6 Mar, 2024 @ 15:07
6 mins read

EXCLUSIVE: Footballer Steven Caulker speaks on addiction, regret and his new life on Spain’s Costa del Sol after becoming player-manager of FC Malaga City

WIPING the sweat off his brow after a gruelling two-hour training session as player-manager, Steven Caulker reflects on his new life on the Costa del Sol.

“I love it, I honestly love it. You can’t complain about the weather or the location”, he says with a wide, genuine smile.

It’s a sunny Friday morning in beautiful Nerja, home of fifth tier side FC Malaga City and location for the latest installment of Caulker’s unique footballing career.

Steven Caulker directing training in Nerja with FC Malaga City. Credit: Olive Press

Sat on a bench shielded away from the warm winter sun, the 32-year old is engaging and articulate about his remarkable journey.

He started off with Tottenham Hotspur at just 18, moving between different loan spells before time at Cardiff City, QPR, and a stint as an emergency striker under Jurgen Klopp at Liverpool.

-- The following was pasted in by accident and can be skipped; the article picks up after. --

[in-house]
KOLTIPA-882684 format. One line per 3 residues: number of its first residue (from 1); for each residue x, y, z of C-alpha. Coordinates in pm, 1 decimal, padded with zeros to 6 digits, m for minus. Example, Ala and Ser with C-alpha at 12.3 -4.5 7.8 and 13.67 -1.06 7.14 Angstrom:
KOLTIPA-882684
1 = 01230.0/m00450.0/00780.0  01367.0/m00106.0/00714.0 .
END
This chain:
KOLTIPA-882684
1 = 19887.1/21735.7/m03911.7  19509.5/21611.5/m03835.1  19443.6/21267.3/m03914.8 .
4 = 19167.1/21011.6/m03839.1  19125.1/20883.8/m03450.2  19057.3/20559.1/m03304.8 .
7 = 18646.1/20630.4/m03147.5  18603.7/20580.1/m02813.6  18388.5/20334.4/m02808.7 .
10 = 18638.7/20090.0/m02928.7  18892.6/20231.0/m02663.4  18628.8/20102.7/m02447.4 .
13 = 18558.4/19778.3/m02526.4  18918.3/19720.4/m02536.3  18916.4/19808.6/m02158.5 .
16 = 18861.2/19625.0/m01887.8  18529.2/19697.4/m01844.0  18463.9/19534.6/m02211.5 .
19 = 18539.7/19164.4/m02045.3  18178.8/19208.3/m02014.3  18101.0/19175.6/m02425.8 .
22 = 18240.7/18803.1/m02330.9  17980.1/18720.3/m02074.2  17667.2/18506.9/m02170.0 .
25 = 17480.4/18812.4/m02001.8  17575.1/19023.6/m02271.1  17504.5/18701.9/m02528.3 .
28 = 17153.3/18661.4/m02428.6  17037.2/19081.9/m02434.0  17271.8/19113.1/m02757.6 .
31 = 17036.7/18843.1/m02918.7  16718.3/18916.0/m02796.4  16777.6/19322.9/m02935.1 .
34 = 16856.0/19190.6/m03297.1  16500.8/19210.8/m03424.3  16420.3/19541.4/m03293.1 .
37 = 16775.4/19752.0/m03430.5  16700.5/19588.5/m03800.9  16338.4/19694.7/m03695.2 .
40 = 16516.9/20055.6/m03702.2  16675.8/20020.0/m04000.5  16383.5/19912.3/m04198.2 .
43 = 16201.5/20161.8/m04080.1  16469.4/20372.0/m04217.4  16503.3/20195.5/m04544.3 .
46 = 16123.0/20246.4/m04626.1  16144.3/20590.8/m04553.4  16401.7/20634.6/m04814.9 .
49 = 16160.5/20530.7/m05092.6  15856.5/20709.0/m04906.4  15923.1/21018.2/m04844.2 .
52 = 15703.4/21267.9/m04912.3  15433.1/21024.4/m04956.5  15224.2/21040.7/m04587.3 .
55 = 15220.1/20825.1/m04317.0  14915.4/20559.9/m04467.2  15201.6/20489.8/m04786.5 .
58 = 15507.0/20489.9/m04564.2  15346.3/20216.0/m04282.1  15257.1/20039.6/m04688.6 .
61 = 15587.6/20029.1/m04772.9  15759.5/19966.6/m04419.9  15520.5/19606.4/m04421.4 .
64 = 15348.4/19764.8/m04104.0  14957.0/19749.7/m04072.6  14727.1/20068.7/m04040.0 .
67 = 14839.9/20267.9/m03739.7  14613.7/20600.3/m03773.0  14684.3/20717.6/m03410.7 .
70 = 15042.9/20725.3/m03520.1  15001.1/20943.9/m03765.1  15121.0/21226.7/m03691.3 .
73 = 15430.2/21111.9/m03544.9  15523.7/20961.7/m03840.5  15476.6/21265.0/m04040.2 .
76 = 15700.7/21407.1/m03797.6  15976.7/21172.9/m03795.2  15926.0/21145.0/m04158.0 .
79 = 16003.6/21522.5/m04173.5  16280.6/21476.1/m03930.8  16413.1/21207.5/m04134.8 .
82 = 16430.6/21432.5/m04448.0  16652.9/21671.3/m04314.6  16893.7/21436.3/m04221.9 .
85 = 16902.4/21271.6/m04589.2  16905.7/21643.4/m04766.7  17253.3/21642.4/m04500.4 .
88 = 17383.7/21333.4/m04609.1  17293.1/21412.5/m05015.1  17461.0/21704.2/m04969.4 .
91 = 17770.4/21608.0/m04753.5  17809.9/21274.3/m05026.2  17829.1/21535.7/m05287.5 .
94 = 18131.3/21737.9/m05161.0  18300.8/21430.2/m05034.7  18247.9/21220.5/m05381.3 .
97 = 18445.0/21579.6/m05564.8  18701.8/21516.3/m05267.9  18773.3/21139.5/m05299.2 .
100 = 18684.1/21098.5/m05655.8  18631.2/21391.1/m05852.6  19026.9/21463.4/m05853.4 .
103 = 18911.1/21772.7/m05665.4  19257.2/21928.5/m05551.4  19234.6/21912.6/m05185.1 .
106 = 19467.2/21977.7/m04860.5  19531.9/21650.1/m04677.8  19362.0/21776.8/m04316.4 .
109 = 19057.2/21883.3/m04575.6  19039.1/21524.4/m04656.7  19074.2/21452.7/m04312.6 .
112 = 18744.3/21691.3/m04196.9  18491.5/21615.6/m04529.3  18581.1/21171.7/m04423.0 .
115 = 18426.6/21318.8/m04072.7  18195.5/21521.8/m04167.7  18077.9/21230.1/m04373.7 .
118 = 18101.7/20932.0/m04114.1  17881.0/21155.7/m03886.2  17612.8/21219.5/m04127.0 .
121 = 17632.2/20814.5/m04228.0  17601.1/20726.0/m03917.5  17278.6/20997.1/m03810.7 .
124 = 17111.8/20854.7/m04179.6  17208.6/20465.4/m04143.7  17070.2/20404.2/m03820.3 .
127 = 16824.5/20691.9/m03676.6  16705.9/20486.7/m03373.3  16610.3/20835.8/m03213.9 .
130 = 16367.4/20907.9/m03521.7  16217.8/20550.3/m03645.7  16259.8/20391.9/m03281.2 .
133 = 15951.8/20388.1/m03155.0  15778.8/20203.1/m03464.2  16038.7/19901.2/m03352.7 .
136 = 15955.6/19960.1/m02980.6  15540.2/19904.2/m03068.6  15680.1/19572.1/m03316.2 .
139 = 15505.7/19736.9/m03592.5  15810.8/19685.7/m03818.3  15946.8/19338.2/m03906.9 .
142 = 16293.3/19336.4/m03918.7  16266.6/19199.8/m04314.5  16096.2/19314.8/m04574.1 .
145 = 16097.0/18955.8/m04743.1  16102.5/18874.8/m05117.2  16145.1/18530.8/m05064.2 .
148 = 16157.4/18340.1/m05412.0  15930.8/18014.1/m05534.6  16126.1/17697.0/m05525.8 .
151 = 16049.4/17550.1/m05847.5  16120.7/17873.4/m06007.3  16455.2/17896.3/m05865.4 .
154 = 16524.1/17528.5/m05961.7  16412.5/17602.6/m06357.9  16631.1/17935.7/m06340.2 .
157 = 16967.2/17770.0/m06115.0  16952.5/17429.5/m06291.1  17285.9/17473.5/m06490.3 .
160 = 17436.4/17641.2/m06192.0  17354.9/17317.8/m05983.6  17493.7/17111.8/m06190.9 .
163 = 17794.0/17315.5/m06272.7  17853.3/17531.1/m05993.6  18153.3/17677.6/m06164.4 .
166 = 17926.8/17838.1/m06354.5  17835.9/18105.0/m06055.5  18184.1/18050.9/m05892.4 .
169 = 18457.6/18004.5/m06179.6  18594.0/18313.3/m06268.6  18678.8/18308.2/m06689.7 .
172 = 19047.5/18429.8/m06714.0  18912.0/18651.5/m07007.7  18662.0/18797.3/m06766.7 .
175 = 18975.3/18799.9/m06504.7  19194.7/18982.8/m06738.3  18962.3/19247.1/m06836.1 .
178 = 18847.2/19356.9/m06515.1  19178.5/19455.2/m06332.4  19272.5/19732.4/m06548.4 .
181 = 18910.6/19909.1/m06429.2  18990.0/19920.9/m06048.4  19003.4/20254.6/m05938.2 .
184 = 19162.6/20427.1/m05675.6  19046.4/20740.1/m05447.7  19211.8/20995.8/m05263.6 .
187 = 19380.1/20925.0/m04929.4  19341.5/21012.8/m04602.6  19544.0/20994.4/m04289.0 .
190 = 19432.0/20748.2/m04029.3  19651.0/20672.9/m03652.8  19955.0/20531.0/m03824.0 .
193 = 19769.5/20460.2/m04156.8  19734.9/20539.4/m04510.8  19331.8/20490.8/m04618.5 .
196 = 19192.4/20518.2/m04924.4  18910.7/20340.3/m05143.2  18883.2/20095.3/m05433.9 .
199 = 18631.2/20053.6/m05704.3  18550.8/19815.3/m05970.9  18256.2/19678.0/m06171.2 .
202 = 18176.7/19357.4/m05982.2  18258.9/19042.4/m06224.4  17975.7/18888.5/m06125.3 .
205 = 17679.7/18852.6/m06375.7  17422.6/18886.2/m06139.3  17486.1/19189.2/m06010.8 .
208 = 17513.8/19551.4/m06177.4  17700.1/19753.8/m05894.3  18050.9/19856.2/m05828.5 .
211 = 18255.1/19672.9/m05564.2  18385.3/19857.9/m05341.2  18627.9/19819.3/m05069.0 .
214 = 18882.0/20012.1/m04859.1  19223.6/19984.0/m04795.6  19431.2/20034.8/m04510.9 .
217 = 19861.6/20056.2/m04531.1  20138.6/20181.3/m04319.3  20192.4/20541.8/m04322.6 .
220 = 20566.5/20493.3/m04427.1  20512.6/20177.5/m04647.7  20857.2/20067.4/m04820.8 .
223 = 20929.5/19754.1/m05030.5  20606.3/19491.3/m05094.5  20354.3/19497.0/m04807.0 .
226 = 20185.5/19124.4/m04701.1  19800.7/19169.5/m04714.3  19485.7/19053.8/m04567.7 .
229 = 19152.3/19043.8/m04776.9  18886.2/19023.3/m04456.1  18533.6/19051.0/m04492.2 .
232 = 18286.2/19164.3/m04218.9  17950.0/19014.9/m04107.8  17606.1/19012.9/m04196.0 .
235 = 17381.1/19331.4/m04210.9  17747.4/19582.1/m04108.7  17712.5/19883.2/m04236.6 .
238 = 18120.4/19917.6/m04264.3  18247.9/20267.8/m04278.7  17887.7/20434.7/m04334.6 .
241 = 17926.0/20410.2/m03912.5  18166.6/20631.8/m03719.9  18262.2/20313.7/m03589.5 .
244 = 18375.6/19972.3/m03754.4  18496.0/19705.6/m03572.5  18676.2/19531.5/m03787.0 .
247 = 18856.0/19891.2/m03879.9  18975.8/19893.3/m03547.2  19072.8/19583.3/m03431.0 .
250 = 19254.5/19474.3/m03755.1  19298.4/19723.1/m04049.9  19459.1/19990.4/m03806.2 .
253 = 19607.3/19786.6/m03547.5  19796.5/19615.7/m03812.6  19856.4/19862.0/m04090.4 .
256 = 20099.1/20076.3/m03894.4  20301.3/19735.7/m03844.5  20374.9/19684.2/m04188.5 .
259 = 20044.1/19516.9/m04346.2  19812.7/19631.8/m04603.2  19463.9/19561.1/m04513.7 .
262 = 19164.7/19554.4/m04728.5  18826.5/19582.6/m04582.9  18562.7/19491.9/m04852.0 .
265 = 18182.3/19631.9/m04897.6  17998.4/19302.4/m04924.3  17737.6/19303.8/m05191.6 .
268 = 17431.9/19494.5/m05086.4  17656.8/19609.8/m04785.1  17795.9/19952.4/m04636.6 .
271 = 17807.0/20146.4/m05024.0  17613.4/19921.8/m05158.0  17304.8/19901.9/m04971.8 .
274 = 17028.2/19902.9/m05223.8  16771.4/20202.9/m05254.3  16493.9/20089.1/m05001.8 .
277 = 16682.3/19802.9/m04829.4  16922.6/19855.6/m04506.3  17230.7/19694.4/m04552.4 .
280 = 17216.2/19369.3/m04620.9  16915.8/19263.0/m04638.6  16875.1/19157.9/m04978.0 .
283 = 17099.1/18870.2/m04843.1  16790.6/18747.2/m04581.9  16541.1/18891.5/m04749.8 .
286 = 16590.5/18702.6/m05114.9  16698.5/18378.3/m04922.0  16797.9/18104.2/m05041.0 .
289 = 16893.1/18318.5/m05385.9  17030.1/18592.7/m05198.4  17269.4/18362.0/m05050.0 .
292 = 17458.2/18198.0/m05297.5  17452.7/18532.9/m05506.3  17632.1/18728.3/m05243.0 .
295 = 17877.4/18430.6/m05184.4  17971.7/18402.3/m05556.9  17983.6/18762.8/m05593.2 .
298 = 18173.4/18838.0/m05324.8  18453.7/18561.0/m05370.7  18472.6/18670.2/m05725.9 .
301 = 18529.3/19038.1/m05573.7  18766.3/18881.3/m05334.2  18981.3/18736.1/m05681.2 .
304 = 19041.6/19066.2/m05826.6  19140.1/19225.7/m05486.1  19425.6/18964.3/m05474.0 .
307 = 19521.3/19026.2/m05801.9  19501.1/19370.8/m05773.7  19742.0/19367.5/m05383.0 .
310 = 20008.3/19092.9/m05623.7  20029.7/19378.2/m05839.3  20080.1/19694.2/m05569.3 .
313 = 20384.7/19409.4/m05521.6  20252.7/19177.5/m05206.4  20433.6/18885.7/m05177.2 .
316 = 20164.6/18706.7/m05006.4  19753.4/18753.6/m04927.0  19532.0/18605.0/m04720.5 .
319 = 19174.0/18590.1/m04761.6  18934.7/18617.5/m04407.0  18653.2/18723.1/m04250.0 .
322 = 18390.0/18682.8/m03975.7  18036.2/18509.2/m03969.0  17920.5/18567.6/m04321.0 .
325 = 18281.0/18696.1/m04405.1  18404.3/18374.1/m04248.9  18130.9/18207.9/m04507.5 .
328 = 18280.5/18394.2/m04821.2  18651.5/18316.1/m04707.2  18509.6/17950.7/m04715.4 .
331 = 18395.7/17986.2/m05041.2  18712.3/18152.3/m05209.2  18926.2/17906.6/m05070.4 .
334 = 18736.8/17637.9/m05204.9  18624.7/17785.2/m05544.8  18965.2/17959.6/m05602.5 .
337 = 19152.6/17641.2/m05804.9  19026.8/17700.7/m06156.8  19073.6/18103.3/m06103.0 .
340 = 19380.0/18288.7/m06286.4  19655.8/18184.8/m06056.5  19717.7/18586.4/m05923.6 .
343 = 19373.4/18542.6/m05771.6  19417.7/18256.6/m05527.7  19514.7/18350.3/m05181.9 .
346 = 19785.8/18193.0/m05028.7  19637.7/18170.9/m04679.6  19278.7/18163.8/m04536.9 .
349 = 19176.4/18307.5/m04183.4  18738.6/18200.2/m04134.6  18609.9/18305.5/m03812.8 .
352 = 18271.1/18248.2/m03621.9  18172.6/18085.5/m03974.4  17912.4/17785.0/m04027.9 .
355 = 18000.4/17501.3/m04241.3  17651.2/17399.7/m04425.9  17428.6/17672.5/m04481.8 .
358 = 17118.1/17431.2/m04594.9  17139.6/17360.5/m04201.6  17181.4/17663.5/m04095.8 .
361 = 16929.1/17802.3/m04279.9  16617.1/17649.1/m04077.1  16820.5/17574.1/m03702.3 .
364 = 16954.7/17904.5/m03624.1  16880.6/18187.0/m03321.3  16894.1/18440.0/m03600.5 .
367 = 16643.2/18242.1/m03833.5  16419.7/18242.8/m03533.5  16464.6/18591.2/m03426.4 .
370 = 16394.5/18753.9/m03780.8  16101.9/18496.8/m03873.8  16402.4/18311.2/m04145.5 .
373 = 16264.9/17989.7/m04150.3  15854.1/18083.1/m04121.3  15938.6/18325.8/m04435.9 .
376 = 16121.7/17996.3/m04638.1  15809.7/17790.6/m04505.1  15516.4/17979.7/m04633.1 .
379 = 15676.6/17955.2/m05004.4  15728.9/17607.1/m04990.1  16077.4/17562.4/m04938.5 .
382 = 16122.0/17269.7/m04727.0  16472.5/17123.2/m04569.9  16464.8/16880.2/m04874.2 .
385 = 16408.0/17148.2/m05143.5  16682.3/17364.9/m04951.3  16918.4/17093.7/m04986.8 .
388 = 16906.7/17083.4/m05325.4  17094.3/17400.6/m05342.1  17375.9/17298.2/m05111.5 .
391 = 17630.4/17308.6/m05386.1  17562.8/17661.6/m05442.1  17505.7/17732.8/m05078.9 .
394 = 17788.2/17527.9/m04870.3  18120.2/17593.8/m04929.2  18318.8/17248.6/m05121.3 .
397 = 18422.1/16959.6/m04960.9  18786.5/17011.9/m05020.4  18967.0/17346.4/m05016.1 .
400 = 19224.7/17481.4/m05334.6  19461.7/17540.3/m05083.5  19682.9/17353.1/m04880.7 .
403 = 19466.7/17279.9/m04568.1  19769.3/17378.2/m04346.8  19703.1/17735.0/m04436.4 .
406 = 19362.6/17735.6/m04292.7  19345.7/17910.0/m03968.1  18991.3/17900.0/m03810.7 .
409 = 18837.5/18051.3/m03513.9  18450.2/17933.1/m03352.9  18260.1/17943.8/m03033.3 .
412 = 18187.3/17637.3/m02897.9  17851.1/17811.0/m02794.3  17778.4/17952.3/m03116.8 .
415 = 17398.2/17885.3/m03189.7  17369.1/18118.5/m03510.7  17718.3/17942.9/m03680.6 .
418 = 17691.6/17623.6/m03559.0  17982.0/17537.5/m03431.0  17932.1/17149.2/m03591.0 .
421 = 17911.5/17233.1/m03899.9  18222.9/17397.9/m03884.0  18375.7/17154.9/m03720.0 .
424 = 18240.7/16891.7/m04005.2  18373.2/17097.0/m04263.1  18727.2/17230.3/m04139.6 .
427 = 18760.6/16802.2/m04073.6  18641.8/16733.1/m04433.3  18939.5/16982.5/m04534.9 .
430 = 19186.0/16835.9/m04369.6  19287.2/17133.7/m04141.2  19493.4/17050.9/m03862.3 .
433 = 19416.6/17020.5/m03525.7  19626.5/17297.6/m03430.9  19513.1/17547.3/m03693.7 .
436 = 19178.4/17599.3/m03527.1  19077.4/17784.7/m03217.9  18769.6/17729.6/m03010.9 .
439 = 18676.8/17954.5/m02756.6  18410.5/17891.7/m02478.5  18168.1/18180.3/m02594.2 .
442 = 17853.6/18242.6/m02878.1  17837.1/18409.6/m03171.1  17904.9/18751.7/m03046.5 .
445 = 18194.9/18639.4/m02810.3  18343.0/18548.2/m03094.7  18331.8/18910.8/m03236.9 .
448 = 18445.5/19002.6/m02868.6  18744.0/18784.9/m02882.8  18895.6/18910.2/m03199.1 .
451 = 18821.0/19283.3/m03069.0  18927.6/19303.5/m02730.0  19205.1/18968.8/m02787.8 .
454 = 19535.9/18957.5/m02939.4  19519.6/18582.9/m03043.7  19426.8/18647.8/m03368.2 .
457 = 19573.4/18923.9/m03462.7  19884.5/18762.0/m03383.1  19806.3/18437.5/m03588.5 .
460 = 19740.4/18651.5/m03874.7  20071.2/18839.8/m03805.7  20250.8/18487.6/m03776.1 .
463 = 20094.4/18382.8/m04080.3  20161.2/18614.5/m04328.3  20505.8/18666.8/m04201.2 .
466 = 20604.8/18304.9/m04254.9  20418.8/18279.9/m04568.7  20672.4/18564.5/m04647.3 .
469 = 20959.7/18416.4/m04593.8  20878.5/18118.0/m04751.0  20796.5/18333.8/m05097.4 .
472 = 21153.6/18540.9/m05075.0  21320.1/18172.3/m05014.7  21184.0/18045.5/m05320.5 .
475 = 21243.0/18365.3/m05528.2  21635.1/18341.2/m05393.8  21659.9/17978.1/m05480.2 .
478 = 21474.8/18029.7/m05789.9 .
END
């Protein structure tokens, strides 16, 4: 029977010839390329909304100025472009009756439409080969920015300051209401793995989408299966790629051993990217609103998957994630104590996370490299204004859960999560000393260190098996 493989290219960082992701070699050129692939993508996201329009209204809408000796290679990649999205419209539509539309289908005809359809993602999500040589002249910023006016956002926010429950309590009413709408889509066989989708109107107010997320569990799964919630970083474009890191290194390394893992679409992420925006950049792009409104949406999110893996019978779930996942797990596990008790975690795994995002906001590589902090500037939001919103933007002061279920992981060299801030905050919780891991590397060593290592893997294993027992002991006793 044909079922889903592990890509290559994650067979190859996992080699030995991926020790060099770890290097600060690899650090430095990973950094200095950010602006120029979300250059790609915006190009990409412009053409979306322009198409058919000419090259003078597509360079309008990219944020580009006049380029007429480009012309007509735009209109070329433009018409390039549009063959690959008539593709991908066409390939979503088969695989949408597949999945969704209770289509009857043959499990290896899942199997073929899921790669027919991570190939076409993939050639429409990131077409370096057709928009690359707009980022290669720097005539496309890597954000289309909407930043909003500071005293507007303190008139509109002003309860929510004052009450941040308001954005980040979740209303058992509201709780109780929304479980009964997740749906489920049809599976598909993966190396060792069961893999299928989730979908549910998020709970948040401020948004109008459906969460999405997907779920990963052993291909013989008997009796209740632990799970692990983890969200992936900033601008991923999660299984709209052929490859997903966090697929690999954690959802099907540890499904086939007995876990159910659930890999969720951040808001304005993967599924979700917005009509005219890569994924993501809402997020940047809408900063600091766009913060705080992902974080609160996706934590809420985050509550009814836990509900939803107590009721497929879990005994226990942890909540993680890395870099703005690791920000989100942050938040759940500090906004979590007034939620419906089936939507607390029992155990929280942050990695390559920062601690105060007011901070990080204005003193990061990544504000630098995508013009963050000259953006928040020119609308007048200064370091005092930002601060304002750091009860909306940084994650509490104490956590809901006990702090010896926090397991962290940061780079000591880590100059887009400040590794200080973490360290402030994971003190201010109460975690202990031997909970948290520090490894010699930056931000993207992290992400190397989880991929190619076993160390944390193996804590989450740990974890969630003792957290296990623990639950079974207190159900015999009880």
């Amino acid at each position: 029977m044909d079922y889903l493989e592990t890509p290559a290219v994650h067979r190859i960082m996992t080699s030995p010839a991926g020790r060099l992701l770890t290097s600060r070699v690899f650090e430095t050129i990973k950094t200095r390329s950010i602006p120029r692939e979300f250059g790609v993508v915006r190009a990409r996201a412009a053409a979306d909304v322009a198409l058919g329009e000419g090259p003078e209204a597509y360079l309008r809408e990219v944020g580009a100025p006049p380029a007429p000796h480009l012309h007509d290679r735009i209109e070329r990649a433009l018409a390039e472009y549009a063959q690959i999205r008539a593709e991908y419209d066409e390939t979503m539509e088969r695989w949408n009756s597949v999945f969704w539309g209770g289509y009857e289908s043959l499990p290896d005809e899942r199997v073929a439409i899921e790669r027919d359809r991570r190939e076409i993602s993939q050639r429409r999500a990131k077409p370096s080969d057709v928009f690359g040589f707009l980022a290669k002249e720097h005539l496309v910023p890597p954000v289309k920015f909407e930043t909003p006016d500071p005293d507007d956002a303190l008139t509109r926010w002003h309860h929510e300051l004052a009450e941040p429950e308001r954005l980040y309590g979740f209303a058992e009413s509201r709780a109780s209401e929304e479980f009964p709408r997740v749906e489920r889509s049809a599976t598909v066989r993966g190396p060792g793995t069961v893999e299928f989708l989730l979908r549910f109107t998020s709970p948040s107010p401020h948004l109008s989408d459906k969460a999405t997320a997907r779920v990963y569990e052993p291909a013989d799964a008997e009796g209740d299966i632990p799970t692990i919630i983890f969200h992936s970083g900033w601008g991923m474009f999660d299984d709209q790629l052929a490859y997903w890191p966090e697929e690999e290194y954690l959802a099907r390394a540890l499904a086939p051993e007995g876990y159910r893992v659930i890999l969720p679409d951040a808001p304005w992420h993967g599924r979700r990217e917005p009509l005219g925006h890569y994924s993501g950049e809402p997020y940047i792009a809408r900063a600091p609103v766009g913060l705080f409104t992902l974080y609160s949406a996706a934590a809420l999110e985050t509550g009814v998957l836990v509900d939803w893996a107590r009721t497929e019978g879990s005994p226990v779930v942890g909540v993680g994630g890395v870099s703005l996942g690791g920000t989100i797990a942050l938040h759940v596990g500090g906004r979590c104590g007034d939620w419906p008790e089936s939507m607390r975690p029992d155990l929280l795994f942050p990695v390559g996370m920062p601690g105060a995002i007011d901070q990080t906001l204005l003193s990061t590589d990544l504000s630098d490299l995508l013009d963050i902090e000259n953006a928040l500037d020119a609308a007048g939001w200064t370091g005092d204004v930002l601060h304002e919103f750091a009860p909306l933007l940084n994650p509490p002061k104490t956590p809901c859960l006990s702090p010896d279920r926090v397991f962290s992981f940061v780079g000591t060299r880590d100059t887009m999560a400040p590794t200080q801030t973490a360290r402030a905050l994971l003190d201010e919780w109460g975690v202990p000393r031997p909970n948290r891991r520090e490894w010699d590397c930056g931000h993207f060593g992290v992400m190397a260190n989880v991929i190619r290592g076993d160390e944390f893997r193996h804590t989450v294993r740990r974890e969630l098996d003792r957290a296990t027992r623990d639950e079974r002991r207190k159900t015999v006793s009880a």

“Straight away I could see what he was building”, says Caulker of the bespectacled German, set to leave Merseyside this summer after nine years at the helm.

“When I left I turned around to my friend, a scouser, and said you are going to win everything. In training I was often on the opposite XI so I could see how good they were getting with their press”, he adds, ranking Klopp as the best manager he played under.

Caulker competing for the ball with current England captain and Bayern Munich forward Harry Kane. Credit: Cordon Press

Elsewhere, Caulker proudly remembers his lone appearance for England, scoring in a friendly defeat to Sweden otherwise remembered for a spectacular Zlatan Ibrahimovic overhead kick.

But while his career was reaching its nadir, off the pitch the Englishman’s personal life and mental health began to spiral.

“I’m an addict – I’m addicted to escapism. When I put one thing down, I pick up another. Football was my first addiction, but when I am not playing it can be alcohol, gambling, women, food”.